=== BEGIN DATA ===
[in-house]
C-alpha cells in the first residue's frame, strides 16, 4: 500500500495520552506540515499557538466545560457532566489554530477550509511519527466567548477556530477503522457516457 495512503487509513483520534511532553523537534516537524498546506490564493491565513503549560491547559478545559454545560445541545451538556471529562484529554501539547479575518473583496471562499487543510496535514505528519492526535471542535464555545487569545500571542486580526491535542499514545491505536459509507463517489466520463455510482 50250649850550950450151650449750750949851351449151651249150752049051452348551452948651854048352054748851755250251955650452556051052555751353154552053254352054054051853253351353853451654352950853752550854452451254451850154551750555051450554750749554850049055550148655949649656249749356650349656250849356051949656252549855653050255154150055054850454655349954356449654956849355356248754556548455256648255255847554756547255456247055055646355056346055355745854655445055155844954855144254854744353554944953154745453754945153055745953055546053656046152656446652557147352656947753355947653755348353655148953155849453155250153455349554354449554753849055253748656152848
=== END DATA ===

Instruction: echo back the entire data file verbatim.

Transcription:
[in-house]
C-alpha cells in the first residue's frame, strides 16, 4: 500500500495520552506540515499557538466545560457532566489554530477550509511519527466567548477556530477503522457516457 495512503487509513483520534511532553523537534516537524498546506490564493491565513503549560491547559478545559454545560445541545451538556471529562484529554501539547479575518473583496471562499487543510496535514505528519492526535471542535464555545487569545500571542486580526491535542499514545491505536459509507463517489466520463455510482 50250649850550950450151650449750750949851351449151651249150752049051452348551452948651854048352054748851755250251955650452556051052555751353154552053254352054054051853253351353853451654352950853752550854452451254451850154551750555051450554750749554850049055550148655949649656249749356650349656250849356051949656252549855653050255154150055054850454655349954356449654956849355356248754556548455256648255255847554756547255456247055055646355056346055355745854655445055155844954855144254854744353554944953154745453754945153055745953055546053656046152656446652557147352656947753355947653755348353655148953155849453155250153455349554354449554753849055253748656152848